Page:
Reject calls for Sovereign National Conference
Constitution amendment not on Senate card yet, says Mark
A BILL for an Act to amend Section 315 of the 1999 Constitution of the Federal Republic of Nigeria (as amended) yesterday passed through second reading in the House of Representatives.
The Bill seeks to amend Section 315 (2), which gives the executive arm of government at both the state and federal levels powers to modify existing laws.
Section 315 (2) of the 1999 Constitution stipulates that “the appropriate authority may at any time by order make such modifications in the text of any existing law as the appropriate authority considers necessary or expedient to bring the law into conformity with the provisions of this constitution.’’
Also, the House of Representatives yesterday told those calling for the convocation of a Sovereign National Conference (SNC) to perish the thought and instead strengthen their belief in the National Assembly.
At a media briefing in the National Assembly, Spokesman of the House, Zakari Mohammed, described the called as “retrogressive.”
Mohammed charged: “Nigerians should believe in the National Assembly. On what aegis is it (SNC) going to hold? SNC does not look nationalistic; it is dragging us backwards.”
The lawmaker also admitted that the House ad hoc committee probing the fuel subsidy regime had been under pressure to compromise but assured that the panel would not cave in to pressure.
He stated that the House would take all necessary steps to ensure that the report of the committee was not swept under the carpet.
And, the House of Representatives yesterday rejected a motion seeking to stop contractors and companies from using kerosene in road construction.
The House ad-hoc committee on the fuel subsidy regime was recently told that these companies have been mixing kerosene with bitumen in road construction, which situation has created a scarcity of the product.
Meanwhile, Senate President David Mark yesterday stated that the upper chamber of the National Assembly has not initiated a process to amend the 1999 Constitution.
Mark spoke in Lagos at the public presentation of a book, Mamora, Years of Legislative Activism: A Memoir of Senator Adeleke Olorunnimbe Mamora, in honour of Mamora.
The Senate President made the disclosure in response to Rivers State Governor, Rotimi Amaechi’s claims at the event that the Senate was on the Second Reading of a Constitution amendment process.
Mark said: “Once we start we will go round the country. Nobody has amended the constitution yet.”
Amaechi had stressed that any attempt to amend the Constitution without the governors’ involvement would be scuttled by the latter through their state assemblies.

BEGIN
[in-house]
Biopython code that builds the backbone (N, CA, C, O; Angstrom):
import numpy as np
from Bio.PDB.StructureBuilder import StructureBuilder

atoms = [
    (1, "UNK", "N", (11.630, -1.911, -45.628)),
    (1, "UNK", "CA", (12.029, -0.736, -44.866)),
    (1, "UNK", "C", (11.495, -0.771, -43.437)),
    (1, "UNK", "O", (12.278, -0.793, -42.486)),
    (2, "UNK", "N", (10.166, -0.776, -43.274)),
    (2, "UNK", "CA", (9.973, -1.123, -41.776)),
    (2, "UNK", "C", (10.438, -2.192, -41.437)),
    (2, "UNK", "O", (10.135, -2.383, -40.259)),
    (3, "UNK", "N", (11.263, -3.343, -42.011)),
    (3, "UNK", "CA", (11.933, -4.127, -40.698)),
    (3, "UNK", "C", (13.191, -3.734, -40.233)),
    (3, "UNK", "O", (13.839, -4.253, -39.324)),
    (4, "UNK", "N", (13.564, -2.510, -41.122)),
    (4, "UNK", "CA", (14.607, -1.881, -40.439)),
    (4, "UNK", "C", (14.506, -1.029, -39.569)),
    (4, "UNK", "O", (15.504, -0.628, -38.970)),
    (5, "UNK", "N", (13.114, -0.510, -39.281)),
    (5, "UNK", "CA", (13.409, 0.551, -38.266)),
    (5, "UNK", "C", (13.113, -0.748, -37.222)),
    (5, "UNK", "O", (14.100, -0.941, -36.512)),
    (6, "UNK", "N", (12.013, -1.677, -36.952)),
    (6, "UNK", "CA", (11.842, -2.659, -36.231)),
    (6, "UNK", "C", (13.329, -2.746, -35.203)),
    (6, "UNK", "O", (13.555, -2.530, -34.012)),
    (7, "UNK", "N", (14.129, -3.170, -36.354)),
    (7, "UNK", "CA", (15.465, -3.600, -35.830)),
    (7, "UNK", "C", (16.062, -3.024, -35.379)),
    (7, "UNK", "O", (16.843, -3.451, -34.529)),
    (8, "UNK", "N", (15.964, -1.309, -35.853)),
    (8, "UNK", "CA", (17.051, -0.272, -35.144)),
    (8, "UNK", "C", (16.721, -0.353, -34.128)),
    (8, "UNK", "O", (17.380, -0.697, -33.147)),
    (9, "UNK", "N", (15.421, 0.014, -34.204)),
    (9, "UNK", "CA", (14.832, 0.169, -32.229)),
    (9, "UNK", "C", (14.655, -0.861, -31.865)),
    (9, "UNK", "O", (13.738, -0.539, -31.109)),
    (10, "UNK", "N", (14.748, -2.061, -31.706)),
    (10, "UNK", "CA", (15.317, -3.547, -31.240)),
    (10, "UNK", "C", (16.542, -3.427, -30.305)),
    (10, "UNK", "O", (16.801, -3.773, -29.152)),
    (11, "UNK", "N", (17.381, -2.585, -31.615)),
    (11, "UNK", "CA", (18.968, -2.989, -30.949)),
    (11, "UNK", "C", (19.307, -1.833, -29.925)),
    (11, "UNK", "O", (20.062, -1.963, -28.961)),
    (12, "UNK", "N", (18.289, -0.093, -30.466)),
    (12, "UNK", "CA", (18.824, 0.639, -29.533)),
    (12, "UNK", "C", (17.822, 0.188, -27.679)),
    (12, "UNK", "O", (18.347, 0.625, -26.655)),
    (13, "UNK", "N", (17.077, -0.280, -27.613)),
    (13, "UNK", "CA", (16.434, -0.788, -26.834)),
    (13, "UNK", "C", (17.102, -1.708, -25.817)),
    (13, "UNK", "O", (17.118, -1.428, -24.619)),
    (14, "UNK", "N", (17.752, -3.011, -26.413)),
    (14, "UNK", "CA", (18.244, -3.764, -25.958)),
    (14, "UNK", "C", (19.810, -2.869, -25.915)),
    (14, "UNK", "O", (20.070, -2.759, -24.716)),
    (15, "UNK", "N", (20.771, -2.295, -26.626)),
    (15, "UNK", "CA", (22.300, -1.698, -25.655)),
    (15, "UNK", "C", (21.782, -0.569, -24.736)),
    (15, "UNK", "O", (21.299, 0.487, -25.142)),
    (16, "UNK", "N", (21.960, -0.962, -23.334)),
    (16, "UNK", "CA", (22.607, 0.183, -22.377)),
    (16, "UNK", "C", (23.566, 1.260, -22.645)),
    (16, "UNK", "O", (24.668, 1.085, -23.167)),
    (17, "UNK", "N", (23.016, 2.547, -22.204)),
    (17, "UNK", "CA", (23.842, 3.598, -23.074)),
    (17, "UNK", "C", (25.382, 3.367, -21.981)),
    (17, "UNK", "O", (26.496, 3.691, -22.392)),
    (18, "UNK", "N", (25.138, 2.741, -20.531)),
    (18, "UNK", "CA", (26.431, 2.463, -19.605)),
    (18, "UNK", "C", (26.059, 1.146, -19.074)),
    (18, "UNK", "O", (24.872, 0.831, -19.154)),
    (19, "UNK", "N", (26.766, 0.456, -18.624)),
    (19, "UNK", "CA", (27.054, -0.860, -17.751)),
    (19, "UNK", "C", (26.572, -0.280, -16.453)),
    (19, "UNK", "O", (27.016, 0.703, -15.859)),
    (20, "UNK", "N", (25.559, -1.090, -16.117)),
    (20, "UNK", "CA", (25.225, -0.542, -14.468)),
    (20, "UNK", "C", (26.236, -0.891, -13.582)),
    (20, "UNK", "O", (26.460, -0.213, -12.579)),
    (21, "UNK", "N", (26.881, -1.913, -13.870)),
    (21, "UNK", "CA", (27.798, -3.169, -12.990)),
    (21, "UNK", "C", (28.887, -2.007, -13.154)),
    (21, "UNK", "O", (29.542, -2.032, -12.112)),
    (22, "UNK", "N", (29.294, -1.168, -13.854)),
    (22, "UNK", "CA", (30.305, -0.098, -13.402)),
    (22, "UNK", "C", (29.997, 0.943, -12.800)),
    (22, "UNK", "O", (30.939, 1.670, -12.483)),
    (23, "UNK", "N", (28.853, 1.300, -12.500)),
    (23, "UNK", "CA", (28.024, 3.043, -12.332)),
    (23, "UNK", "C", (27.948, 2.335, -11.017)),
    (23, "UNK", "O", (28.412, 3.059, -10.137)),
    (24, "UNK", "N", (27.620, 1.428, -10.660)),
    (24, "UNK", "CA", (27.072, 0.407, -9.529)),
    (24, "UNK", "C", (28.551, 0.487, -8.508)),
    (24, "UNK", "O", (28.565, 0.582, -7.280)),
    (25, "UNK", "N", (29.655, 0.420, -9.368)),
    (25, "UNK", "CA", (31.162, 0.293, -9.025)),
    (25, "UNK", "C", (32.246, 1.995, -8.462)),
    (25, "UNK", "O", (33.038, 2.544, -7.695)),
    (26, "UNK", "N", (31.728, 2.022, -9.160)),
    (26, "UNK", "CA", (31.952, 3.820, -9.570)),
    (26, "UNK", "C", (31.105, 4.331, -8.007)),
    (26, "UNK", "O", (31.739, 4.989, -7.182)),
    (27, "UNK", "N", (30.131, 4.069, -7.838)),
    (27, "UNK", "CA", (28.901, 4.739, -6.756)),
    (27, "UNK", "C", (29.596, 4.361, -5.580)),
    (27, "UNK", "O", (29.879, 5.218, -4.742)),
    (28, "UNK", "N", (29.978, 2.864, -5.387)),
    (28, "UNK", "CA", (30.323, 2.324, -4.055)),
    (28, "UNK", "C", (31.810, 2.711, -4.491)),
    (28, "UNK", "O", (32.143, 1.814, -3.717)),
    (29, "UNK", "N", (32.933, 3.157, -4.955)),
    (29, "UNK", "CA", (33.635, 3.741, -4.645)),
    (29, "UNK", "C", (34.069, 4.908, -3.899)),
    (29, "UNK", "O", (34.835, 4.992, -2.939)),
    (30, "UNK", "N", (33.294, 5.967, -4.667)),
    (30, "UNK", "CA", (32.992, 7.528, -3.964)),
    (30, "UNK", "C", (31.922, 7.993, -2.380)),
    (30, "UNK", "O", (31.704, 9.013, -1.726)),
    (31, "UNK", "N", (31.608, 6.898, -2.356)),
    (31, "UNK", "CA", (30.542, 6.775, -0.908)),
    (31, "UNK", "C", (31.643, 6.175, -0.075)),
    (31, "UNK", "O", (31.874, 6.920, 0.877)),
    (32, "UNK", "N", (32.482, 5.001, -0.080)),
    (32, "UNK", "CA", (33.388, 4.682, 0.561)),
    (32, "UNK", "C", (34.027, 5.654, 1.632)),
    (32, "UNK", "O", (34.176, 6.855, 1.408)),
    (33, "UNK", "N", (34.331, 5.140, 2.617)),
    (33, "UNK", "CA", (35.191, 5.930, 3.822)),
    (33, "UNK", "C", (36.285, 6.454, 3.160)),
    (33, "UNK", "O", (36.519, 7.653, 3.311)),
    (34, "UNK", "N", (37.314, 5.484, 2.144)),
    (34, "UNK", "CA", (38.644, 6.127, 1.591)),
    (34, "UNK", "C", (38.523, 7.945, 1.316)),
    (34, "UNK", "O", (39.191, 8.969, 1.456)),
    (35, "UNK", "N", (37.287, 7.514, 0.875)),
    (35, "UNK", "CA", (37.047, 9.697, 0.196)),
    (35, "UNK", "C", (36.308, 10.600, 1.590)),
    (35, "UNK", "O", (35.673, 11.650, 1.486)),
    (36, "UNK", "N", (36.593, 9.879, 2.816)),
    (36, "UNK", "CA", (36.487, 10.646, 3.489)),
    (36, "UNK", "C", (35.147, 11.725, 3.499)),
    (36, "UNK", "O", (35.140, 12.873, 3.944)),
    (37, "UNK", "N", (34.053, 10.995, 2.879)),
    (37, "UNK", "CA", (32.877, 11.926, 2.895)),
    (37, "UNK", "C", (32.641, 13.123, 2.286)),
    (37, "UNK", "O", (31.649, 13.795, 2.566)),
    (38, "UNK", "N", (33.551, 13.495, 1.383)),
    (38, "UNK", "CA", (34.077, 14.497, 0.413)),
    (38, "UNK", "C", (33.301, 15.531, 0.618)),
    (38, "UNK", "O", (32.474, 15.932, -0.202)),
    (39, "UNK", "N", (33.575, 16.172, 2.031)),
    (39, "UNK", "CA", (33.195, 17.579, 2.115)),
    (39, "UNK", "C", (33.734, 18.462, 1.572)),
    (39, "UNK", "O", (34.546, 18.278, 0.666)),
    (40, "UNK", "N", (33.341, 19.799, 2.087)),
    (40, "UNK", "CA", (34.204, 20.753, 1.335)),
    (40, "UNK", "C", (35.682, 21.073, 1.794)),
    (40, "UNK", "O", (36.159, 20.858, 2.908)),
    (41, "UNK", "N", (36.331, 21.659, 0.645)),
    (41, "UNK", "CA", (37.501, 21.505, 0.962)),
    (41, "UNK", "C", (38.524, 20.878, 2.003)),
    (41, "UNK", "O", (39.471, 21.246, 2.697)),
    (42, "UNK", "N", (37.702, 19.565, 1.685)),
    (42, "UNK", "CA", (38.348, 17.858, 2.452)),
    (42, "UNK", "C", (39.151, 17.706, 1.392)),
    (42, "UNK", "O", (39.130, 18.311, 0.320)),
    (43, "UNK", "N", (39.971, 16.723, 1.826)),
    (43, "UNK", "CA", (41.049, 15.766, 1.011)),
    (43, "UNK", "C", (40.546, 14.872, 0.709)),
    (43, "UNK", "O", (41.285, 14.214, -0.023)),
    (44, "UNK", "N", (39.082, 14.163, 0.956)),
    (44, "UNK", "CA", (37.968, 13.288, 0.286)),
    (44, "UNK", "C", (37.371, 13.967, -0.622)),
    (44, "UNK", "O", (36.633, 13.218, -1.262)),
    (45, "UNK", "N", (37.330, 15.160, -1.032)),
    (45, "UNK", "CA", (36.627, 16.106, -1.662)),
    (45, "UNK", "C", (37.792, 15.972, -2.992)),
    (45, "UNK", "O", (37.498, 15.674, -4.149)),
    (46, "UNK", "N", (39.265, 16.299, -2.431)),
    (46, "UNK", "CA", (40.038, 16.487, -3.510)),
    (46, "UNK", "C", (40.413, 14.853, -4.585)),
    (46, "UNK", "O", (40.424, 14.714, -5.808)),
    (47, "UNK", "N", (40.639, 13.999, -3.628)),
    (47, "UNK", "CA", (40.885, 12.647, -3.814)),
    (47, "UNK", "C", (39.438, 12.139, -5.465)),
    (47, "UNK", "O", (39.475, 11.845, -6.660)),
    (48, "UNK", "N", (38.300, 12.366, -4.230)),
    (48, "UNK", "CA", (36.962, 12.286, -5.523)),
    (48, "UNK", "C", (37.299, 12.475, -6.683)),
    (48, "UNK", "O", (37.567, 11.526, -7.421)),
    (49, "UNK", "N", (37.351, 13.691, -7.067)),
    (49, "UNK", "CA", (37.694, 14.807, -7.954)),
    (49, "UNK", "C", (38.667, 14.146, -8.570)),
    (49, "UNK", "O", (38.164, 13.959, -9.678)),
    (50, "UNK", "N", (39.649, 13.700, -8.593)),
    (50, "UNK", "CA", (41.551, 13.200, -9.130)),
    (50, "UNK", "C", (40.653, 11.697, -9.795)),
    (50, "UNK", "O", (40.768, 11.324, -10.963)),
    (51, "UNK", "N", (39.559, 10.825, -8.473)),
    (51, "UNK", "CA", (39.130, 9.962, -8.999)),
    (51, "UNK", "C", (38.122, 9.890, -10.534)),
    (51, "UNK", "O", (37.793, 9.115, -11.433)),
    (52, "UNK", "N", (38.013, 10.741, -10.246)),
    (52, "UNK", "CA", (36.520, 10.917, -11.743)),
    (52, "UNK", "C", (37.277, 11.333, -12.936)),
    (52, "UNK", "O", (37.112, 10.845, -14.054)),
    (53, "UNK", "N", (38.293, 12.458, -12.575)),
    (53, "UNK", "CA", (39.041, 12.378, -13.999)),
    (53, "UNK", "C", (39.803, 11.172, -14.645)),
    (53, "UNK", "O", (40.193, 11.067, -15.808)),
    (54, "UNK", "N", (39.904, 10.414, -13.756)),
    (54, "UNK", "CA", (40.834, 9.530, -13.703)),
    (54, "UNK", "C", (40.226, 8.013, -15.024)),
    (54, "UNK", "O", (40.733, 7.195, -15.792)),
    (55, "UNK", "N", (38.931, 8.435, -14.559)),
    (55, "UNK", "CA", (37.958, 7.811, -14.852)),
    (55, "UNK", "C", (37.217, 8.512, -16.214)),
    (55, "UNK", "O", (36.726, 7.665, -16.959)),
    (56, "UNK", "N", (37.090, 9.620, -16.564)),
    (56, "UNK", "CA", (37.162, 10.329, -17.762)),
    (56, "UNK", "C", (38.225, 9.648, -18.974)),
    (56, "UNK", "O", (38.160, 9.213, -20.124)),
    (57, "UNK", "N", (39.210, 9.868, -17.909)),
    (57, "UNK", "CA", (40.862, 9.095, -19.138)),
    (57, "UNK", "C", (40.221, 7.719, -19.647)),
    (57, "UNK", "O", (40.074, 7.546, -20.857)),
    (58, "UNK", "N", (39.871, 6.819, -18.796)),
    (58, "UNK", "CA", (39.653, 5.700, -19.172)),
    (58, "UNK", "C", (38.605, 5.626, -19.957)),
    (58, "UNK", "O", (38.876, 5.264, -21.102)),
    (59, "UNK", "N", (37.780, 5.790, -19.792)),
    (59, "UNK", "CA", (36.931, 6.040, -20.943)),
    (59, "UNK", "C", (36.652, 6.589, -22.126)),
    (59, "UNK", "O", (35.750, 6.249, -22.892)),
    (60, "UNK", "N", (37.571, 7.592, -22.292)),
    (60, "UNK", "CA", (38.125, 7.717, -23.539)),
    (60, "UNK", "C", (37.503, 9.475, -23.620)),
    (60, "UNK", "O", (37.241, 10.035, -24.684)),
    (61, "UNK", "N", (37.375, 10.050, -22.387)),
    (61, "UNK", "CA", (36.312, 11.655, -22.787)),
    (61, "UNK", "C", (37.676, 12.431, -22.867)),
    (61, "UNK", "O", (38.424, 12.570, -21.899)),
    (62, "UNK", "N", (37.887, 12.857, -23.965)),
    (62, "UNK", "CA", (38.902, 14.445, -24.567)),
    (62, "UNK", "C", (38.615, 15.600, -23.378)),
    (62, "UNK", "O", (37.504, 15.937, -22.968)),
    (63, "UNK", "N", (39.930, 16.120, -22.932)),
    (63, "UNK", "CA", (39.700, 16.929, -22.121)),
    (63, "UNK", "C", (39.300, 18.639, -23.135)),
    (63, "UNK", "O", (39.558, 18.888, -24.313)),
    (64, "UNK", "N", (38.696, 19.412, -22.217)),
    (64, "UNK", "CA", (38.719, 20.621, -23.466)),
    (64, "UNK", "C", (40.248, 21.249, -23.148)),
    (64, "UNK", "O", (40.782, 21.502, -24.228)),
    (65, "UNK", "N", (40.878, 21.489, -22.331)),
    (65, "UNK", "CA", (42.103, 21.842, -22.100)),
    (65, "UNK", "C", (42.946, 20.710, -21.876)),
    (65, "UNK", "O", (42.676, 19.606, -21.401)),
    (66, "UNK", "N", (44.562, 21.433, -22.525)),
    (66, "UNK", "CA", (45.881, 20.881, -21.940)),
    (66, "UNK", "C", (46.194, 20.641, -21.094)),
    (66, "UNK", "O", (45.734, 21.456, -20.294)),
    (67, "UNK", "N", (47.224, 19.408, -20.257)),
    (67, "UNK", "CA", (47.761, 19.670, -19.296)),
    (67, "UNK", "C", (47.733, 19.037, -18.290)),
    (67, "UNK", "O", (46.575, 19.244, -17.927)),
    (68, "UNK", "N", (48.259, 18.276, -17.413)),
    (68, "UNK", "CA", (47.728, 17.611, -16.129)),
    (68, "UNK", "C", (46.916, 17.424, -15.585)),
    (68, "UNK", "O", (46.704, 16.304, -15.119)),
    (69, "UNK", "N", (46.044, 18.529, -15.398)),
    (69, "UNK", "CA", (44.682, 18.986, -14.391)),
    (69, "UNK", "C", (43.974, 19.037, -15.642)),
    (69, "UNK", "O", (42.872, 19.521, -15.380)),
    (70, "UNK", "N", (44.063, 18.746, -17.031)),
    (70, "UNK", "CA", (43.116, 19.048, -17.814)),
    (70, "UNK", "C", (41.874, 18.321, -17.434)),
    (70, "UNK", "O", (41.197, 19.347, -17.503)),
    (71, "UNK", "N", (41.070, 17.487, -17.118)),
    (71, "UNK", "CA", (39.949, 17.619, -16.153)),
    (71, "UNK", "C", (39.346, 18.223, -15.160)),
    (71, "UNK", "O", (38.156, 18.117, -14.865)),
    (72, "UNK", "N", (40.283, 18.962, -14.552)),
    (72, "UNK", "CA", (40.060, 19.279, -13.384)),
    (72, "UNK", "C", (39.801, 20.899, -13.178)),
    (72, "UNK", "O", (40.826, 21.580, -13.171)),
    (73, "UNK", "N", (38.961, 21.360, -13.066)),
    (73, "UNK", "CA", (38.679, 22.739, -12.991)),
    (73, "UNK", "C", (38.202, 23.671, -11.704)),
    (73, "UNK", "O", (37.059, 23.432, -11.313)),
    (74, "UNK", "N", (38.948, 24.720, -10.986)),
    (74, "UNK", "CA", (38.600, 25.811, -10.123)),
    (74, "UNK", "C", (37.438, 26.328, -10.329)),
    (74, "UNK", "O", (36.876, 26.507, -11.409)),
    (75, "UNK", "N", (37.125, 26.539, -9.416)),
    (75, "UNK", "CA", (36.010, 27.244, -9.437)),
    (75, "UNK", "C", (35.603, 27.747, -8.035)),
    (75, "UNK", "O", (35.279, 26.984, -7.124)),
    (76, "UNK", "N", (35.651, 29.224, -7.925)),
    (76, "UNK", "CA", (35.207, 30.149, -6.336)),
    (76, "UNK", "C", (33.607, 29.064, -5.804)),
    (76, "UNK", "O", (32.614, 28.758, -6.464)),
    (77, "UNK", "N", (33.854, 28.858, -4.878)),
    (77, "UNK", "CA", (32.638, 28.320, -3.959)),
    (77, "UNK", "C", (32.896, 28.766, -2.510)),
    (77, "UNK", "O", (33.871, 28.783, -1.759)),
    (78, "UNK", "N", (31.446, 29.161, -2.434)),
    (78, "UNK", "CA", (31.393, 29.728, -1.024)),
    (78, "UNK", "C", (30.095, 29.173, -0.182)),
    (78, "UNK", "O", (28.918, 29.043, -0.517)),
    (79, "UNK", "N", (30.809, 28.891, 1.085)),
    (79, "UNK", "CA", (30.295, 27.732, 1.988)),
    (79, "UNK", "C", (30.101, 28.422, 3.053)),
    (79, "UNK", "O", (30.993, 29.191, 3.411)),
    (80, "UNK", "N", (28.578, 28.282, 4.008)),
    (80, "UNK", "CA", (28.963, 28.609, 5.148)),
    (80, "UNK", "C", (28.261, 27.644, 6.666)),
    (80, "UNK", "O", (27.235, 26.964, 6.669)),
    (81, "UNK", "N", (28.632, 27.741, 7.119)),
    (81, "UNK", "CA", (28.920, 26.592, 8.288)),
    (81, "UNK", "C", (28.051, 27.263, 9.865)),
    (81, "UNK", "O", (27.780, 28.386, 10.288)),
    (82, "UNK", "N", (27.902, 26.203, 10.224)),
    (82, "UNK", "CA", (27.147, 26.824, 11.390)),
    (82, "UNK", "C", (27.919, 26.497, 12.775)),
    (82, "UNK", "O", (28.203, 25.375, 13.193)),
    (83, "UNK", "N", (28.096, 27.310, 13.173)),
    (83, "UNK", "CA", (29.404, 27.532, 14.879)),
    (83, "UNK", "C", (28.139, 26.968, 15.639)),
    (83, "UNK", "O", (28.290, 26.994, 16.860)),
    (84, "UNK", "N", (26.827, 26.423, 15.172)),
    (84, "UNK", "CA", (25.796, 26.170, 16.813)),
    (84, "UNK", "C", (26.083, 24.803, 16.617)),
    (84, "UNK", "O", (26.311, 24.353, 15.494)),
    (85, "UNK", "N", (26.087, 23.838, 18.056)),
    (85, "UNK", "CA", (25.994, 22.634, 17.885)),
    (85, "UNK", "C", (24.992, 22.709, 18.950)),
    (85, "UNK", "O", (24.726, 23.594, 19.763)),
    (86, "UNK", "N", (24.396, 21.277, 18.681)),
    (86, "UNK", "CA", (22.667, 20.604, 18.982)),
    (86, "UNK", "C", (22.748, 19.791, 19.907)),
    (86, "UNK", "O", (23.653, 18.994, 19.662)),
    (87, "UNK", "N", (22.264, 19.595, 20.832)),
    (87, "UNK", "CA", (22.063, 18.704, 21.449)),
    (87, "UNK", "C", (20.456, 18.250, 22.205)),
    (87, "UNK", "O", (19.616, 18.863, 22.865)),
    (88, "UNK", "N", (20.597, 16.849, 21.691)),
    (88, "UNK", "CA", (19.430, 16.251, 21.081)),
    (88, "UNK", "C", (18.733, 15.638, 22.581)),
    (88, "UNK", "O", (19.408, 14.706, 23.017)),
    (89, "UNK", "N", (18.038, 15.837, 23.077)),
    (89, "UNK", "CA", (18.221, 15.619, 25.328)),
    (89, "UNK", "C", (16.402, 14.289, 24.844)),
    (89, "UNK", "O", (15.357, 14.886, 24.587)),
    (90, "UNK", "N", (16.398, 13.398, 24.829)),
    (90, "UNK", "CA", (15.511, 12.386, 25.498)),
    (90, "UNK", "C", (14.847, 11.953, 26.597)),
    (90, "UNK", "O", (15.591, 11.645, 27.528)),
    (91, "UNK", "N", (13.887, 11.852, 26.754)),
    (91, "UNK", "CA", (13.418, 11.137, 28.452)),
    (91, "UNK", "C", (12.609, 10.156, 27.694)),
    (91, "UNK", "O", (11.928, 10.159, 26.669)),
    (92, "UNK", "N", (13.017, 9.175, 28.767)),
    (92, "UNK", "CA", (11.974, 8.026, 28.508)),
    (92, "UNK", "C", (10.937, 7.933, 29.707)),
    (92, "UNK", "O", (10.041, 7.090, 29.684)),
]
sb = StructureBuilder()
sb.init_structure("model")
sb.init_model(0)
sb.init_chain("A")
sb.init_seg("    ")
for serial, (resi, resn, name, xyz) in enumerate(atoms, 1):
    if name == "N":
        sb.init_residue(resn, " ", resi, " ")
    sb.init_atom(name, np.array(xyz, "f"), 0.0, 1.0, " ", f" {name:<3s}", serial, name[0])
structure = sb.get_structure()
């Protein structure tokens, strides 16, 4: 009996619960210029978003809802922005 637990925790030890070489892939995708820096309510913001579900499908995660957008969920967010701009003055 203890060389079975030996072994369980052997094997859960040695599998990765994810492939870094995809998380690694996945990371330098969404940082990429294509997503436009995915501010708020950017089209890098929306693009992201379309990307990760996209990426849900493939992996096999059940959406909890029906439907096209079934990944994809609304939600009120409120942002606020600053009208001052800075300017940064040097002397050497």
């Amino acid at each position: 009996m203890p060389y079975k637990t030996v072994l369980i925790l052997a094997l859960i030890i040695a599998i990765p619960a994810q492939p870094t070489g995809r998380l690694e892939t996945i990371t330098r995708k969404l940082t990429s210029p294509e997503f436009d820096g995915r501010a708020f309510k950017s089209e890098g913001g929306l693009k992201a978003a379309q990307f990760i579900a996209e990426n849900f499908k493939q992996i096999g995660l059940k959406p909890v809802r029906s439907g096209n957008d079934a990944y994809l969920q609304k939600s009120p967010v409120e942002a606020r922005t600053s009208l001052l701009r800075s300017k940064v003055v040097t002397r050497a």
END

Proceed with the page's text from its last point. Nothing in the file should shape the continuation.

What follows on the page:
The governor stated that while some sections of the country yearned for constitutional amendment, “people must be widely consulted. It should not be amended like a piece of paper.”
Mark also assured that the Senate would not rewrite the Constitution in its entirety, stressing that “if there is a need for that we will get people to specifically do that.”
However, the Senate President faulted the stance of some who contended that the National Assembly has no rights to amend the Constitution, wondering “why people who ‘merely elected themselves’, as against those of us that were elected by the people should think they are the ones with the responsibility of amending the Constitution? They have to be elected to speak for the people”.
But a former Senate President Ken Nnamani cautioned against frequent amendment of the Constitution, as this, according to him, might turn the Constitution into “nothing better than the minutes of a village meeting.”
Nnamani stressed that while there was nothing wrong with drafting a new Constitution, a Constituent Assembly would be the best instrument to execute the task.
Leading the debate on the general principles of the proposed legislation, Deputy Majority Leader, Leo Ogor, said Section 315 (2) usurped the lawmaking function of the legislature and violated the principles of separation of powers.
He argued that it was the responsibility of the lawmakers to defend their powers as lawmaking arm of government.
“This section 315 (2) is totally undemocratic and makes a situation where parliamentary work is usurped,” he stated.
House Minority Whip, Samson Osagie, said the amendment sought by the proposal was vital to the workings of separation of powers.
He maintained that the act of making laws rested on the National Assembly, stressing that “this is one section (135) that we must expunge from the Constitution.’’
In his contribution, Emmanuel Jime commended Ogor for drawing the attention of the lawmakers to that part of the Constitution. He submitted that Section 135 could pose a problem for democratic processes if not amended.
Sadiq Mohammed in his submission said it is trite that legislative power is vested in the Legislature and that it would be unheard of that an authority amended existing laws other than the legislature.
Others members who supported the bill included Albert Sam–Tsokwa, Tajudeen Yusuf, Nnenna Ukeje and Orker Jev.
The bill passed second reading when the Speaker, Aminu Waziri Tambuwal, put it to a voice-vote. Subsequently, it was referred to the Special Ad hoc Committee on review of the 1999 Constitution for further input.